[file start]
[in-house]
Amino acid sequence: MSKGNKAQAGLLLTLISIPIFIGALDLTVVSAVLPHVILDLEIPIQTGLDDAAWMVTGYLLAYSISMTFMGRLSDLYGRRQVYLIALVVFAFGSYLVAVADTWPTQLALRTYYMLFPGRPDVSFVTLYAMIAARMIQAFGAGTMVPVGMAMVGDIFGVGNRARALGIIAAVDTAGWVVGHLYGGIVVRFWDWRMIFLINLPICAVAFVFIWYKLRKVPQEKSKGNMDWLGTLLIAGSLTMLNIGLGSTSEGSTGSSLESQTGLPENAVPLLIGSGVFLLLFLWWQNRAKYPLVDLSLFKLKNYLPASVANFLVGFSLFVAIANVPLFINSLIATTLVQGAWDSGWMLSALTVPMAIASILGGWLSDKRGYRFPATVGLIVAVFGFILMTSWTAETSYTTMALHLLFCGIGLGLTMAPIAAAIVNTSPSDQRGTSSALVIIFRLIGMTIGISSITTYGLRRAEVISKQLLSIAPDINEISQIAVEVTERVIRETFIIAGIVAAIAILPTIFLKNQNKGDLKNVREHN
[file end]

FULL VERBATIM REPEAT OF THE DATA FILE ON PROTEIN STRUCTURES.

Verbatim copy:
[in-house]
Amino acid sequence: MSKGNKAQAGLLLTLISIPIFIGALDLTVVSAVLPHVILDLEIPIQTGLDDAAWMVTGYLLAYSISMTFMGRLSDLYGRRQVYLIALVVFAFGSYLVAVADTWPTQLALRTYYMLFPGRPDVSFVTLYAMIAARMIQAFGAGTMVPVGMAMVGDIFGVGNRARALGIIAAVDTAGWVVGHLYGGIVVRFWDWRMIFLINLPICAVAFVFIWYKLRKVPQEKSKGNMDWLGTLLIAGSLTMLNIGLGSTSEGSTGSSLESQTGLPENAVPLLIGSGVFLLLFLWWQNRAKYPLVDLSLFKLKNYLPASVANFLVGFSLFVAIANVPLFINSLIATTLVQGAWDSGWMLSALTVPMAIASILGGWLSDKRGYRFPATVGLIVAVFGFILMTSWTAETSYTTMALHLLFCGIGLGLTMAPIAAAIVNTSPSDQRGTSSALVIIFRLIGMTIGISSITTYGLRRAEVISKQLLSIAPDINEISQIAVEVTERVIRETFIIAGIVAAIAILPTIFLKNQNKGDLKNVREHN